Human rights abuses, kangaroo courts, poor safety standards and a seeminingly callous disregard for human life in China means that this great nation is redefining the word “superpower.”
The Dalai Lama, Tibet’s religious leader, pointed this out in Europe early in December 2008, but few paid much attention.
lacks the moral authority, including over the question of Tibet, to be a true superpower, the said.
“Because of its very poor record on human rights and religious freedom and freedom of expression and freedom of the press — too much censorship — the image of China in the field of moral authority is very, very poor,” he said.
“The sensible Chinese realize China should now pay more attention in this field in order to get more respect from the rest of the world,” the Nobel peace laureate said.
Ever wonder why so many schoolchildren were killed in last year’s earthquakes in China? The schools were built poorly, so poorly that they collapsed upon the first quake. Many were poorly built because of goernment corruption: the builders paid communist officials to ignore poor building practices and shoddy materials.
Why does China have such a high number of deaths in mining? Because mine safety standard are very weak and regulation and inspection is worse — where they exist at all.
So how does China hope to gain this superpower status? By emulating the actions of a superpower, of course.
In this photo released by China’s Xinhua News Agency, Chinese President Hu Jintao, center, Premier Wen Jiabao, 4th left, and other Chinese top leaders attend a New Year tea party hosted by the National Committee of the Chinese People’s Political Consultative Conference (CPPCC) in Beijing on Thursday, Jan. 1, 2009. From left are, Zhou Yongkang, Li Keqiang, Li Changchun, Wen, Hu, , Wu Bangguo, Jia Qinglin, Xi Jinping and He Guoqiang.(AP Photo/Xinhua, Liu Weibing)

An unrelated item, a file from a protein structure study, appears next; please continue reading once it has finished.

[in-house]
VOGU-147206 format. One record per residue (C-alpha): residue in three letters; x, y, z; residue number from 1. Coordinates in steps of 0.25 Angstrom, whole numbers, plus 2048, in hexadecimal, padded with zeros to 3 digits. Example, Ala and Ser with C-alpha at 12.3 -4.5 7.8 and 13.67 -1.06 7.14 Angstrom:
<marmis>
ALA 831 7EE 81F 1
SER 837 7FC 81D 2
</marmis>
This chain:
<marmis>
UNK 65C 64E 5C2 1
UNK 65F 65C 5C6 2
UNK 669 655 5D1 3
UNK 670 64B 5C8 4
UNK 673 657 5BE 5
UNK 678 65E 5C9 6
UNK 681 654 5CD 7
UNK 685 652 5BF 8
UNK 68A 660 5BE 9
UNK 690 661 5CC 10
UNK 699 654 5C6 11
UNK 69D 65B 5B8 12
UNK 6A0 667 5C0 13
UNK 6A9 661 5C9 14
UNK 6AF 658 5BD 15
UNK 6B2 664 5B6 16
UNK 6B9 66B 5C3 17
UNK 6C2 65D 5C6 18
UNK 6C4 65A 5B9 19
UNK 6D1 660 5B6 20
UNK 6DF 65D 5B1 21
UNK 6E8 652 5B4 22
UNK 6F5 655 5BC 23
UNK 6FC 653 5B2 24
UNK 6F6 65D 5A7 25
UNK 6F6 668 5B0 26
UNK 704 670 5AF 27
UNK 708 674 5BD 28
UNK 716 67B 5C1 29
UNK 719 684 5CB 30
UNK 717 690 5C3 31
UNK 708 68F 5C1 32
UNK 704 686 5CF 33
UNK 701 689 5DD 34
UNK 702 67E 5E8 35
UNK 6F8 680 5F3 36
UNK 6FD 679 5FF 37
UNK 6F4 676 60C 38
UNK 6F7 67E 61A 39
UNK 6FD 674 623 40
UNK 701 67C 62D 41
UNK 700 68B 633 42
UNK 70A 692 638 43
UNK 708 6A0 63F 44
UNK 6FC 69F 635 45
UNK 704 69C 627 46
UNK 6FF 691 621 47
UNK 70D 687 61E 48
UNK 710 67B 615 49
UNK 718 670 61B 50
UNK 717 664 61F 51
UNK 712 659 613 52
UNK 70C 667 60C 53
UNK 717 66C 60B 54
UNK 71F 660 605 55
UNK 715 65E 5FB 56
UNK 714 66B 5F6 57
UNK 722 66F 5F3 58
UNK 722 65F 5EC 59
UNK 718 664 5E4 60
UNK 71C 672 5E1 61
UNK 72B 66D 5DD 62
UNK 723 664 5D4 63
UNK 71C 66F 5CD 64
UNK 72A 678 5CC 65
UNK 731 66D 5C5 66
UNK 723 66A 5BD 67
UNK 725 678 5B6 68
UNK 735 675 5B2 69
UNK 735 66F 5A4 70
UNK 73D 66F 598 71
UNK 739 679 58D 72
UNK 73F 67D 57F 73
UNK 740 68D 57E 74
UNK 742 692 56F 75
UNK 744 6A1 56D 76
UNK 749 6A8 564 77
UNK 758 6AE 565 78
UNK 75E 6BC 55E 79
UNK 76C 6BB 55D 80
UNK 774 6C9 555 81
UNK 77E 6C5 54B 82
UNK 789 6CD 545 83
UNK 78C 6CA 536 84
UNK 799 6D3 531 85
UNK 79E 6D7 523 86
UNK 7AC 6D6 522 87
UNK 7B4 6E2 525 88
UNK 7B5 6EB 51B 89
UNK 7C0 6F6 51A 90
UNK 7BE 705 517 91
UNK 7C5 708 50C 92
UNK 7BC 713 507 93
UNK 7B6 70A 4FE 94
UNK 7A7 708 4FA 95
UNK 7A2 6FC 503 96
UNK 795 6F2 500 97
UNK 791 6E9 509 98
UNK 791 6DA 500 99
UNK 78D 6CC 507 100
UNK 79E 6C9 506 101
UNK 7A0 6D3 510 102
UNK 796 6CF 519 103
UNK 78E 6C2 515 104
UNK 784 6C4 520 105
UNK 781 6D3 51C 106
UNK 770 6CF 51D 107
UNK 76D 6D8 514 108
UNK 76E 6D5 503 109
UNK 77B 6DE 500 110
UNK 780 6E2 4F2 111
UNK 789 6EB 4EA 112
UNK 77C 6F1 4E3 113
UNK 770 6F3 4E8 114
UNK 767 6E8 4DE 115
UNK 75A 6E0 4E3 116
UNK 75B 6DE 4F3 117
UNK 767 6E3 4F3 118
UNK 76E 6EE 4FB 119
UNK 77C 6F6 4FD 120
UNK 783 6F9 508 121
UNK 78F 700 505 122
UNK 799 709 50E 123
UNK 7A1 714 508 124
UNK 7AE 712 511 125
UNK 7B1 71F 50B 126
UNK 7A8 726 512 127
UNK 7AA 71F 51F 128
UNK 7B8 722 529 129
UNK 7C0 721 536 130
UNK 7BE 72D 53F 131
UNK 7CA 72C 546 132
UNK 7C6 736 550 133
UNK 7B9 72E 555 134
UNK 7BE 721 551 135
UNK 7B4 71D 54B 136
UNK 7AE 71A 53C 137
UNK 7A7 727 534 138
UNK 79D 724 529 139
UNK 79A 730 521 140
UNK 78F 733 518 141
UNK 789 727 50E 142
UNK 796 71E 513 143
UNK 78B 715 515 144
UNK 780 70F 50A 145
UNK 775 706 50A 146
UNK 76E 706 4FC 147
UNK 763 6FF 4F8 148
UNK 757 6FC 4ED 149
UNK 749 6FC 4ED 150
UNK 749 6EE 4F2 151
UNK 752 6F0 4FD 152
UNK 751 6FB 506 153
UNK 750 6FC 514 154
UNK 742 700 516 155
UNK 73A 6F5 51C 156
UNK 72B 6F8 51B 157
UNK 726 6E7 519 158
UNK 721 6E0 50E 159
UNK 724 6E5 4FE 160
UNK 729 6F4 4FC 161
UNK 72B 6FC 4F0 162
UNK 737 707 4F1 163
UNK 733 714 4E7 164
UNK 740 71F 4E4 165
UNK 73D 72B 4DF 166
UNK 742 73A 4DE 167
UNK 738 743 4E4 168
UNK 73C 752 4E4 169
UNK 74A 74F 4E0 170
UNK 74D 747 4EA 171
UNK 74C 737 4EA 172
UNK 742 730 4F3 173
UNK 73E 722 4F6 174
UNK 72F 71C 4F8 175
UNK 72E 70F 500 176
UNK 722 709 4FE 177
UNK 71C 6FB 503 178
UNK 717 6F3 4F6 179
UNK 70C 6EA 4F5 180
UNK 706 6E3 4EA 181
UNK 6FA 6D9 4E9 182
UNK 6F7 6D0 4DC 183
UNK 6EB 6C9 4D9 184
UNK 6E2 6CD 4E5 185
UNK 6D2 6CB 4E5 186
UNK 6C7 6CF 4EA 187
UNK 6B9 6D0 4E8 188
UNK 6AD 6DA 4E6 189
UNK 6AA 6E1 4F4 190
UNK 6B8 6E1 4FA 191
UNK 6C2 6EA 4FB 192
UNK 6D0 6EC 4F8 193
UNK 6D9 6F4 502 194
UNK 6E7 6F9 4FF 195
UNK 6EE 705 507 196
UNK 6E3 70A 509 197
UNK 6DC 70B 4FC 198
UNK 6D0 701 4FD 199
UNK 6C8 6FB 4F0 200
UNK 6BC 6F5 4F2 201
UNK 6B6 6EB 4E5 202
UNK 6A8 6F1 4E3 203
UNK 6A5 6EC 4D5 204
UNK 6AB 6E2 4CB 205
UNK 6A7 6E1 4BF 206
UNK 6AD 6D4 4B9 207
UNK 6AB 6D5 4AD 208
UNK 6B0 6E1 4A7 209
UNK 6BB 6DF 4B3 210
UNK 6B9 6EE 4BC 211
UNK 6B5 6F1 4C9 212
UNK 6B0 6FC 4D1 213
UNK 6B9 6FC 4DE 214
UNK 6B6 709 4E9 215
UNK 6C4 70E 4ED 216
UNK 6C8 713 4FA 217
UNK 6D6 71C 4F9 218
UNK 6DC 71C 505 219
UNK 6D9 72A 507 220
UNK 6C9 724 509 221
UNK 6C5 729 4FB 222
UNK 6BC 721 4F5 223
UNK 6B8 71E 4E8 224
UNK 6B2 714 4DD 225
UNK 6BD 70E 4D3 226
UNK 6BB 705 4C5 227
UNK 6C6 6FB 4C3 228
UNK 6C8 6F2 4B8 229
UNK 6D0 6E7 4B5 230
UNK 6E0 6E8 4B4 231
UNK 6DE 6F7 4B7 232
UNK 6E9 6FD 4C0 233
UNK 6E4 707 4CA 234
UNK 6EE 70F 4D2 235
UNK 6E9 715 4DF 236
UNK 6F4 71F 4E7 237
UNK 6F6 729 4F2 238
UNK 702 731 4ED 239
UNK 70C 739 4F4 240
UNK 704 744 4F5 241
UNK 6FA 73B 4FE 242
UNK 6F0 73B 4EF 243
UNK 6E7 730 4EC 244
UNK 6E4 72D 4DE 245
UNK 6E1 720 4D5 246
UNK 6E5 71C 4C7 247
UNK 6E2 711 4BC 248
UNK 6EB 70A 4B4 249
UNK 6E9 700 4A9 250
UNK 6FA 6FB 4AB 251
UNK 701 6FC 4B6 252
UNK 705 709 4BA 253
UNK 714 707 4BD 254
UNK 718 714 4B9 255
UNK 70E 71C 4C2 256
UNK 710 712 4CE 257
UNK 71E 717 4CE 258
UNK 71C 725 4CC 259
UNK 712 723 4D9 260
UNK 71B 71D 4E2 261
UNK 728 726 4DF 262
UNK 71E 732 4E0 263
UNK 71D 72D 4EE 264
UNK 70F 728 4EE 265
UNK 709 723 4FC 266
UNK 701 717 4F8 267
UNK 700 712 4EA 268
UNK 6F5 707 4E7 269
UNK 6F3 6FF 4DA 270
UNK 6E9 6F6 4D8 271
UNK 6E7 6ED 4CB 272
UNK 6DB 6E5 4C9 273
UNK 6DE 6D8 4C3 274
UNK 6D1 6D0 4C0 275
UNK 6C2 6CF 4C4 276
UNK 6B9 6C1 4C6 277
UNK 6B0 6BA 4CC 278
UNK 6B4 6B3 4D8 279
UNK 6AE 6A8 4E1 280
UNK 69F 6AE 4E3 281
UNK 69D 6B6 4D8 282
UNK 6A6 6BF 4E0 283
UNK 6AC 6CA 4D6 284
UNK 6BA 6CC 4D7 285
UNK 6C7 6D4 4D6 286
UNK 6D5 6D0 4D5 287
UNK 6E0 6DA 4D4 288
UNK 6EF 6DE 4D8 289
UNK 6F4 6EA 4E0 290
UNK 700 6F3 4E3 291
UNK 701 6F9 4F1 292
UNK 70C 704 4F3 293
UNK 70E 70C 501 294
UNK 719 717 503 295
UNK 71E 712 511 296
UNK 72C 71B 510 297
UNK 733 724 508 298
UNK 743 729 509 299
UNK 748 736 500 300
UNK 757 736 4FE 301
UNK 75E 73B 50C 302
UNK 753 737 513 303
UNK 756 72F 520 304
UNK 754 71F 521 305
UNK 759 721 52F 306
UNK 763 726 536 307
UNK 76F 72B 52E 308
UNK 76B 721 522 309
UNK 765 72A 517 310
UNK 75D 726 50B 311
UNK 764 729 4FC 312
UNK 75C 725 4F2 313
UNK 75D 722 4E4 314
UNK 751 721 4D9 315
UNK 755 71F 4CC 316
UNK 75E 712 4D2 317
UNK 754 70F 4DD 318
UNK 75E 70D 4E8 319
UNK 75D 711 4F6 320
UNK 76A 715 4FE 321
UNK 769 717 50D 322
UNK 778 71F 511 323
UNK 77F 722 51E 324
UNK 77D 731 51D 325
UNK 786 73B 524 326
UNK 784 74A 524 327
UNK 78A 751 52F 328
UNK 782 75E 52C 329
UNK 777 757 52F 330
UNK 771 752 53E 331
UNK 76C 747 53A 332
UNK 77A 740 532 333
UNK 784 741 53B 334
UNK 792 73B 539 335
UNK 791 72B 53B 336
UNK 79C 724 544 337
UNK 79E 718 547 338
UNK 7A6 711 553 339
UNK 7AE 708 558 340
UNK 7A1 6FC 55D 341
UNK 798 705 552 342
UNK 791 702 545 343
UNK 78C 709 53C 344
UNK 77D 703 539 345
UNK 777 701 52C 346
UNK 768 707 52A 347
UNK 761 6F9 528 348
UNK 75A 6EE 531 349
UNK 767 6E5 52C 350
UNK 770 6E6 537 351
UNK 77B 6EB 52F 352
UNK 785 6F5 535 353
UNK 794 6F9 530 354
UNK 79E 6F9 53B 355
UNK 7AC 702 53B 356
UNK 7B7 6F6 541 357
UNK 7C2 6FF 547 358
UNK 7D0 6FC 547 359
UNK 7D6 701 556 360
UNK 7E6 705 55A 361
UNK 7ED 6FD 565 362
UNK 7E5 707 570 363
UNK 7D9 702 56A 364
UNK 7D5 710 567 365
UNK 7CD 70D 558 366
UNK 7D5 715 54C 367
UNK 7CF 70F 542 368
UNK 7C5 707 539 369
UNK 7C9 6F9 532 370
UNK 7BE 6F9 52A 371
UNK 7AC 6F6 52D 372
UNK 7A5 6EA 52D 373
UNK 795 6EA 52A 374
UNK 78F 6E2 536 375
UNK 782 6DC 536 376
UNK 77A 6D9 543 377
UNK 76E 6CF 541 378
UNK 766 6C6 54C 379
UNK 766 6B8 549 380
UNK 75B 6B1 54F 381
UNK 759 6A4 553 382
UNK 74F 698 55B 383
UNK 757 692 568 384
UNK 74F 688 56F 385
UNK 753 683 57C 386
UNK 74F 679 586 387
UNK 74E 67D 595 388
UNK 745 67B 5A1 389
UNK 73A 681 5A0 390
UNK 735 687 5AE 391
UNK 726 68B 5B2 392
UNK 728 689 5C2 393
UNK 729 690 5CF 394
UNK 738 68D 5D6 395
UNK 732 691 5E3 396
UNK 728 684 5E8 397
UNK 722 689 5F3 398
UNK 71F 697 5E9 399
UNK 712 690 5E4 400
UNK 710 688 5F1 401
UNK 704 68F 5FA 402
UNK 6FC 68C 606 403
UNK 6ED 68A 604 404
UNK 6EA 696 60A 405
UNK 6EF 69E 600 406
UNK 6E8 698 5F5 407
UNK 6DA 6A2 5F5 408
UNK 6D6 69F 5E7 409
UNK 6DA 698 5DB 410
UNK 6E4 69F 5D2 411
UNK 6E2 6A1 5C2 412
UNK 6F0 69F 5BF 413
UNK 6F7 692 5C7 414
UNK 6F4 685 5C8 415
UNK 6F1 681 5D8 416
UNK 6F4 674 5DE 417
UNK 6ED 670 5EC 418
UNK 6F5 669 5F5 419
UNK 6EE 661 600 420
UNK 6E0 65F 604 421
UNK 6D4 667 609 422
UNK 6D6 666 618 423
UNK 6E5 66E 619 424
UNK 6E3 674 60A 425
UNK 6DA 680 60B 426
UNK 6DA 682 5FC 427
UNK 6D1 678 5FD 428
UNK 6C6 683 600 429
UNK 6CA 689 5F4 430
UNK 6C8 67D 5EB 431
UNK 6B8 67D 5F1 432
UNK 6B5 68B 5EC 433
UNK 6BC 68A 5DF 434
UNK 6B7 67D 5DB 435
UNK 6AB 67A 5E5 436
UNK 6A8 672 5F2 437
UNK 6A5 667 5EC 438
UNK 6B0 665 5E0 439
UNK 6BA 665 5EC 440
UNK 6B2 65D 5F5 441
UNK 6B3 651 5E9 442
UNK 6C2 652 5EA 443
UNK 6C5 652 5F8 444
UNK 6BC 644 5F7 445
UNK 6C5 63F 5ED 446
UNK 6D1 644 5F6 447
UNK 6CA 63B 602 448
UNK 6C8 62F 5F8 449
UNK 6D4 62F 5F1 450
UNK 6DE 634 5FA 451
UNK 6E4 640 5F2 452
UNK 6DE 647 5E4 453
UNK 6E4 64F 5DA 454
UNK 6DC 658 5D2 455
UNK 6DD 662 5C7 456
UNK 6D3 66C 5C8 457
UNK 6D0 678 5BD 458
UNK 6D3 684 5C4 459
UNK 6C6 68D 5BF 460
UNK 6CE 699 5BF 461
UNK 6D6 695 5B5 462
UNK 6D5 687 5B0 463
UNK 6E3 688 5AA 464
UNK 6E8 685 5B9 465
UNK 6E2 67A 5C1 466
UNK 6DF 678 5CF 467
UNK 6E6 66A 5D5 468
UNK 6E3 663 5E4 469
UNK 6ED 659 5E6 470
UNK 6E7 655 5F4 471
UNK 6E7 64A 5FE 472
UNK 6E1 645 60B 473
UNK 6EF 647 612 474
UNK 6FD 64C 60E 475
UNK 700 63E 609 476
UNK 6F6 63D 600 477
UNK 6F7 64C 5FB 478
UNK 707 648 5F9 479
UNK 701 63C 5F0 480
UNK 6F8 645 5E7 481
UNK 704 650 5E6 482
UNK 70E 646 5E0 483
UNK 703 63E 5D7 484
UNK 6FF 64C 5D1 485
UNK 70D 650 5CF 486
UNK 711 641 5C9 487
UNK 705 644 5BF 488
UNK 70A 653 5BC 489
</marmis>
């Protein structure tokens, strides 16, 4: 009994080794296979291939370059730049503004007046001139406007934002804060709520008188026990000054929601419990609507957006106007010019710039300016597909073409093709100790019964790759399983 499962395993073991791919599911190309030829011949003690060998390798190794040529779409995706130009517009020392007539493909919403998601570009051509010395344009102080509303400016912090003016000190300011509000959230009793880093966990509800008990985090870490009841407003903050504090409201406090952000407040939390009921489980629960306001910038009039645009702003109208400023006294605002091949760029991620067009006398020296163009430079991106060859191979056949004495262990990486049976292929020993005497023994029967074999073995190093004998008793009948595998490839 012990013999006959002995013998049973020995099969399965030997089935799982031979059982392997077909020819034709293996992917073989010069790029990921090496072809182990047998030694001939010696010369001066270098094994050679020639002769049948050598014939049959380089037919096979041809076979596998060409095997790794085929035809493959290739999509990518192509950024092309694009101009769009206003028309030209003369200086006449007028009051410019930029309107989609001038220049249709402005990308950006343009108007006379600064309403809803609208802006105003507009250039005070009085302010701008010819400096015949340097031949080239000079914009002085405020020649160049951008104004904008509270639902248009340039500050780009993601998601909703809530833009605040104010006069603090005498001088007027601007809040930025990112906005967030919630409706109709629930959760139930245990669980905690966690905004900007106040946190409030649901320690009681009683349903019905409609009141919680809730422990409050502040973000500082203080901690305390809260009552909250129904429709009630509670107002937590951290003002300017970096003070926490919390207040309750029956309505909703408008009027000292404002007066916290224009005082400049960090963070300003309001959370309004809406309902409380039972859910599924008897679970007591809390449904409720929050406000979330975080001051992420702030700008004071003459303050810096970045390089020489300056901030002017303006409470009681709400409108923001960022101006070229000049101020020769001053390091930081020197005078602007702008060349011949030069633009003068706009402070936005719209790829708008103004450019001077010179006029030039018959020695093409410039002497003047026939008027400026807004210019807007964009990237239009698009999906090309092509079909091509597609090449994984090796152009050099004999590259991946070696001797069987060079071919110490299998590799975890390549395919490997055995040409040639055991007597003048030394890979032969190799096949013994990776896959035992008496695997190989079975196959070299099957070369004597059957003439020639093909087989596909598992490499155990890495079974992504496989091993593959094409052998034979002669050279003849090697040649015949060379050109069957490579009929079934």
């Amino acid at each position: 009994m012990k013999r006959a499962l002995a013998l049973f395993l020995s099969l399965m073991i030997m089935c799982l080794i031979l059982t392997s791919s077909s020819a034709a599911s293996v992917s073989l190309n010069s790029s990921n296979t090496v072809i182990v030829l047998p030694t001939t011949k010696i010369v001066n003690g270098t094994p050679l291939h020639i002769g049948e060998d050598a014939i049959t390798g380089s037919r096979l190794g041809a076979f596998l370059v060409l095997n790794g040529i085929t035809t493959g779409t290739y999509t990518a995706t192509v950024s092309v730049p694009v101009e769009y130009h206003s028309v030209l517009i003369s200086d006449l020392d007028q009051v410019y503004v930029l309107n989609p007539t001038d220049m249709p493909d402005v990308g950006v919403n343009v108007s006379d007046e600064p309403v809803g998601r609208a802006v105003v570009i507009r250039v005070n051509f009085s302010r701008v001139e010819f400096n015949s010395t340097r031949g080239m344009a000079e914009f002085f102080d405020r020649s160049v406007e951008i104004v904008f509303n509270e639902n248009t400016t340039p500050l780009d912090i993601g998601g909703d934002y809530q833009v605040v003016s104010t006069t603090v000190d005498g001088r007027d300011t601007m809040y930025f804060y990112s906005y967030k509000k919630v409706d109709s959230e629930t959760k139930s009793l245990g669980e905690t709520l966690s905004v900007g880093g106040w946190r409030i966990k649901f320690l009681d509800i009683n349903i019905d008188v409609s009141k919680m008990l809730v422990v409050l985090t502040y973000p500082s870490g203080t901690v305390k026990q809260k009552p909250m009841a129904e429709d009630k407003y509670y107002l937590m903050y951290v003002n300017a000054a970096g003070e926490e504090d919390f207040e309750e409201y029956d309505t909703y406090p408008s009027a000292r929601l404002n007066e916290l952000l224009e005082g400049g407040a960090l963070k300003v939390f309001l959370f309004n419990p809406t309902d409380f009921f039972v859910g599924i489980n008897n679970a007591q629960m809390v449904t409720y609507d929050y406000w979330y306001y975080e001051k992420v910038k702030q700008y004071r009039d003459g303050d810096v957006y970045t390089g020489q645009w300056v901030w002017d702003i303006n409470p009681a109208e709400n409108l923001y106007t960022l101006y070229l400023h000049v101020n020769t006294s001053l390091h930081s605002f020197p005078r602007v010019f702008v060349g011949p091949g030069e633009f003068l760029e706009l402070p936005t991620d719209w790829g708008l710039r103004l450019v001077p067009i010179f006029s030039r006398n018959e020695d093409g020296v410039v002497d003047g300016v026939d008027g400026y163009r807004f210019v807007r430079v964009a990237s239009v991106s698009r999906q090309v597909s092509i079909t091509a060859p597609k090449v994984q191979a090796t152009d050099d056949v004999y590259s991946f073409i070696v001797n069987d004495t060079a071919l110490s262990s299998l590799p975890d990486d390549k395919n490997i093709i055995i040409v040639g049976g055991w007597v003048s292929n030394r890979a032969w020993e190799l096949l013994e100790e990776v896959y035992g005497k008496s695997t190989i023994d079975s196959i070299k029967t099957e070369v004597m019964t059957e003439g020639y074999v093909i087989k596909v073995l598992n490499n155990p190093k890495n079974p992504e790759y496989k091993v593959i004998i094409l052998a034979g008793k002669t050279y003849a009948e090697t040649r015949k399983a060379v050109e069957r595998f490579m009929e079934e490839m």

China is expanding its military and has grown to own much of the U.S. in terms of property and wealth and American debt.
China proving here it is a superpower and master of Taiwan. File photo shows Chinese amphibious tanks and marines storming a beachhead in an amphibious assault drill in China’s Shandong Peninsula. (AFP/Xinhua/File)But some of those “human rights” and “moral authority” issues discussed by the Dalai Lama are foreign and indecernable to the Chinese.
China’s recent poisoned milk scandal and the subsequent trial of Tian Wenhua, chairwoman of the now-bankrupt Sanlu Group, are good examples.
Melamine is poisonous. Sanlu put melamine into milk. For the Chinese government, case closed.
Except in China, workers put melamine into all kinds of food products for years.
Melamine, which is poisonous to humans in great enough concentrations, had been routinely mixed into food products in China for years — and other similar tainted substances for decades.
“Many companies buy melamine scrap to make animal feed, such as fish feed,” said Ji Denghui, general manager of the Fujian Sanming Dinghui Chemical Company, which sells melamine. “I don’t know if there’s a regulation on it. Probably not. No law or regulation says ‘don’t do it,’ so everyone’s doing it. The laws in China are like that, aren’t they? If there’s no accident, there won’t be any regulation.”
Ji Denghui made that statement in 2007 to New York Times reporters David Barboza and Alexei Barrionuevo.
China is able to get away with this kind of callous disregard for truth, honesty and its own citizens because the government controls the media, the legal system, and everything else. The people only “vote” for representatives selected by the communist government which works tirelessly to stay in power by keeping order — not by obeying the kinds of basic laws and rules for human dignity most Westerners would expect — and take for granted.
John E. Carey
Peace and Freedom
Soldiers of Chinese navy special force attend an anti-piracy drill on the deck of DDG-171 Haikou destroyer in Sanya, Hainan province December 25, 2008 in this photo released by China’s official Xinhua News Agency. The fleet – two destroyers and a supply ship – would have about 800 crew, including 70 special operations troops and will join in the multi-national patrolling of the Gulf of Aden and waters off the coast of Somalia, the official Xinhua news agency said. Picture taken December 25, 2008. REUTERS/Xinhua/Cha Chunming